Airline cabins are pressurized and the pressure difference is fairly minimal compared to what is in luggage and storage although I would doubt that it's significant enough to cause a burst since the entire cooler is filled except for a very small amount of air. The coolant should not be susceptible to air pressure changes but I also recommend contacting Corsair for their shipping recommendations for air travel.
a b K Overclocking
January 8, 2013 3:52:37 PM

The only thing that would be bad is if the people who check what your bringing decides to cut it open and see if it's explosive. They don't care what they do they would throw it in the trash anyway for braking the rules, they just want to see if they can catch you bringing explosives so the airport can sue you can they can get a raise :) .
January 8, 2013 8:00:55 PM

Wow the hose could explode because of air pressure difference? Now that's something I'm surprised to hear D: I may seriously have to consider air cooling then.
a c 324 K Overclocking
January 8, 2013 8:50:52 PM

I doubt 'explode' is the correct term. If anything, you'd get a disconnection of tubing from either the pump or radiator barbs or a slight separation and leak.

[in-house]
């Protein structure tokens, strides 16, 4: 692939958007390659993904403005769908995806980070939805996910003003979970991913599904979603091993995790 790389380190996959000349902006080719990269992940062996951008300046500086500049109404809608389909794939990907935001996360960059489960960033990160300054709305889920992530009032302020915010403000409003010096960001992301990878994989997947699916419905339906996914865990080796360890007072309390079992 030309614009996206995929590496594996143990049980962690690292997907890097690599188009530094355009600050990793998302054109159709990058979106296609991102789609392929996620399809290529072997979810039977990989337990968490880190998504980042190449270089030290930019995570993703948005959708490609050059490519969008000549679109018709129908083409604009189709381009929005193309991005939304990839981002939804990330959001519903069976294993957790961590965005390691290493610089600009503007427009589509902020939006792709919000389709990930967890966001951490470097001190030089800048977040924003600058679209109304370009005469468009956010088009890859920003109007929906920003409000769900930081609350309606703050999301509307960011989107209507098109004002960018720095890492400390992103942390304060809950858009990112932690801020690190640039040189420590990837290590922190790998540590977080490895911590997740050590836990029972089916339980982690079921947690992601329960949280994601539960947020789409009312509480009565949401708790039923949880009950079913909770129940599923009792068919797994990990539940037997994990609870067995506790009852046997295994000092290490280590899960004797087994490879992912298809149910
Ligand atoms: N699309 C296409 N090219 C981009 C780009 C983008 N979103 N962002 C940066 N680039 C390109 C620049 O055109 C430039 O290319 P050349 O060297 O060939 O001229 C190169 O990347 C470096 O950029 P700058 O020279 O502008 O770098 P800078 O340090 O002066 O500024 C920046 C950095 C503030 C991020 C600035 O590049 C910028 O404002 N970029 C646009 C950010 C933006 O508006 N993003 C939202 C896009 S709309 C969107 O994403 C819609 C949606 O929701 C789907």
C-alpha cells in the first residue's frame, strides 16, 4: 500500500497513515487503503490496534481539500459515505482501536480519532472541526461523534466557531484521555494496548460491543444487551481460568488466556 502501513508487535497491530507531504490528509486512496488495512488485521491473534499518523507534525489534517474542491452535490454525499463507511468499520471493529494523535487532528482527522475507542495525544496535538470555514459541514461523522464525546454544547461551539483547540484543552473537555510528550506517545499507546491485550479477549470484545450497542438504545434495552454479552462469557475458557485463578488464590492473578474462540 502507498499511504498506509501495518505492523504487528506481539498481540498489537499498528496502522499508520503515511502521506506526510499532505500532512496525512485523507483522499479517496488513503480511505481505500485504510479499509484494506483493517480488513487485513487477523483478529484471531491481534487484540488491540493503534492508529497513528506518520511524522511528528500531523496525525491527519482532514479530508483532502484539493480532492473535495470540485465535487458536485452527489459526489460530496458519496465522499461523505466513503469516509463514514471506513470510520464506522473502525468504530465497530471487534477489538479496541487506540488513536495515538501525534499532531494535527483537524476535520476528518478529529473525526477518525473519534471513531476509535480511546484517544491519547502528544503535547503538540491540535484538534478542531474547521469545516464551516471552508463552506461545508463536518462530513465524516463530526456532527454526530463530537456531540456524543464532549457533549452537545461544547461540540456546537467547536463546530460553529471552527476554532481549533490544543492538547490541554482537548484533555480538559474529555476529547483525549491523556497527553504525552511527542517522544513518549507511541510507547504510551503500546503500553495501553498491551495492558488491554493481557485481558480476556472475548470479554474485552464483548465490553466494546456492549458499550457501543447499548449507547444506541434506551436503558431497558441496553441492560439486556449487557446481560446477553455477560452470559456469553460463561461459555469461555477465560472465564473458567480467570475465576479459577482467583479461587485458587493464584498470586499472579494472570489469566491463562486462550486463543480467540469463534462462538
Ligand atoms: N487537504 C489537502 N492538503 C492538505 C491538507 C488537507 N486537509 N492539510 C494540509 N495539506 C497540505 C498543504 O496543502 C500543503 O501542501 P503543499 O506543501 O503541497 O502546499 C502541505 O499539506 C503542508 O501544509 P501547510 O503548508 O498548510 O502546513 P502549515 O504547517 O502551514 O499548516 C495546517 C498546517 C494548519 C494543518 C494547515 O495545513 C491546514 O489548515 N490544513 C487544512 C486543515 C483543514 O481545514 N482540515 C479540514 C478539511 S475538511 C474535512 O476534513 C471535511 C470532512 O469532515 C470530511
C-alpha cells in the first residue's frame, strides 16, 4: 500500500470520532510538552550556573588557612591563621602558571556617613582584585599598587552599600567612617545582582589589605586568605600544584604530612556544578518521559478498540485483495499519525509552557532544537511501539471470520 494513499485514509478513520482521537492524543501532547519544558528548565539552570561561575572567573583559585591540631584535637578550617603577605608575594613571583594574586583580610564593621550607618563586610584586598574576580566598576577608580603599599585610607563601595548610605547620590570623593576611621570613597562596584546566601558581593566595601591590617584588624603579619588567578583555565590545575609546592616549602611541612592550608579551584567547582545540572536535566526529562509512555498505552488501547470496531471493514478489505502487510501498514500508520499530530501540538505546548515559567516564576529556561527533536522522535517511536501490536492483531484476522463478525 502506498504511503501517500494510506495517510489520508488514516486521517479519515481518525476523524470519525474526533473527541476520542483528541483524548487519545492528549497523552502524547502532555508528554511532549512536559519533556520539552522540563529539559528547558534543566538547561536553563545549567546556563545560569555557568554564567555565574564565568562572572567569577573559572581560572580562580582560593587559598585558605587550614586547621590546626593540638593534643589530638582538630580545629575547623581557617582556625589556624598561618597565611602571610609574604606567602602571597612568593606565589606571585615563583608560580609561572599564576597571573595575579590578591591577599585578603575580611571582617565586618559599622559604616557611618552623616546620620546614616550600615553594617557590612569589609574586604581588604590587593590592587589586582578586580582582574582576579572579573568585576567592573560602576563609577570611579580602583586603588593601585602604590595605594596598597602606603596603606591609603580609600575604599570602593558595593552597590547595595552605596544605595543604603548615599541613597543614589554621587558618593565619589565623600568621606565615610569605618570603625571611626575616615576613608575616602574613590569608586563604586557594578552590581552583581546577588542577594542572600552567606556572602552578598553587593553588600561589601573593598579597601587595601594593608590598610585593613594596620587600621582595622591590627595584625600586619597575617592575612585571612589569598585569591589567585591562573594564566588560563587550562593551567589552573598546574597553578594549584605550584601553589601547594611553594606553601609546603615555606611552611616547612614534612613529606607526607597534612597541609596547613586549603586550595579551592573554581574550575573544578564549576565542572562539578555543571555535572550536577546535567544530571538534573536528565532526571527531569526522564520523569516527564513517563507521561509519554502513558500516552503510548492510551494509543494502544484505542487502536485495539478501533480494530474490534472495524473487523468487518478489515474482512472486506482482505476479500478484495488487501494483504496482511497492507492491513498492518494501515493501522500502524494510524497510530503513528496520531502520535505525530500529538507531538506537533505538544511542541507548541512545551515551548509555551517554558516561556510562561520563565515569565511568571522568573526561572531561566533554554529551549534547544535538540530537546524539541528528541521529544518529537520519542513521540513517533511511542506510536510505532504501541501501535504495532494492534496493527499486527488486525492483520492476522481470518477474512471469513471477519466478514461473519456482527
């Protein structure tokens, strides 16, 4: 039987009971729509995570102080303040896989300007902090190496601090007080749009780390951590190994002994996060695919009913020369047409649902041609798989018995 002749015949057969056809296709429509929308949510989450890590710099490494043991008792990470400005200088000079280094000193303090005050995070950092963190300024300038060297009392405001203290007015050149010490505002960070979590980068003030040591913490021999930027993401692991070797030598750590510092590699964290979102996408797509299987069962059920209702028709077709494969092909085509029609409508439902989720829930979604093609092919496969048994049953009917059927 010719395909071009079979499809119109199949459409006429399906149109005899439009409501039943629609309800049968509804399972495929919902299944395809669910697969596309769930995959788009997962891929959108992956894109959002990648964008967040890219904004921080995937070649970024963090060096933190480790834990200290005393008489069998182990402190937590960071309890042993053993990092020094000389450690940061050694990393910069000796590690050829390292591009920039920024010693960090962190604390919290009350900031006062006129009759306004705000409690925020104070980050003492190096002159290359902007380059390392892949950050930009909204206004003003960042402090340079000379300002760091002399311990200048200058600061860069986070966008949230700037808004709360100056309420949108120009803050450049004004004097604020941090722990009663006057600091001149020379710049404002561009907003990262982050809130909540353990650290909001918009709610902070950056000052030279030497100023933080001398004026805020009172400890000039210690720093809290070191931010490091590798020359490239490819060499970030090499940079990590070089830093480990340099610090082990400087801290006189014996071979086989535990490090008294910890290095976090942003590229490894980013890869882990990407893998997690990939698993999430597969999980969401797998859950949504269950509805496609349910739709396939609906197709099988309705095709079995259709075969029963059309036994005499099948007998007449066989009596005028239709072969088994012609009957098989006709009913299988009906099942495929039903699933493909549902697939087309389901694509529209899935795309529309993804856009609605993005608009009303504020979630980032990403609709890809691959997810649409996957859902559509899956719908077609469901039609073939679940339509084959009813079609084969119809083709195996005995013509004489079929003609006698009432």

I really doubt this though- when someone overnights a Corsair H100i unit from Newegg, how do you think it shows up at your house the next day?

They ship it air freight to a local processing facility to be trucked out the following morning.
a b K Overclocking
January 8, 2013 9:56:30 PM

Another thread saw a closed loop cooler freezing and rupturing. Considering that the cargo area on a passenger config aircraft is unpressurized and normally @35K feet it gets down to -40 degrees I'd bet that a closed loop system exposed to an in-flight cargo hold might rupture as well.

Cabins are pressurized at about 6000 feet, so it won’t rupture in the cabin. Rubix, cargo aircraft have pressurized cargo bays. The same aircraft that are used to ship people, ship cargo. The passenger areas are just converted, but they are pressurized and temperature controlled.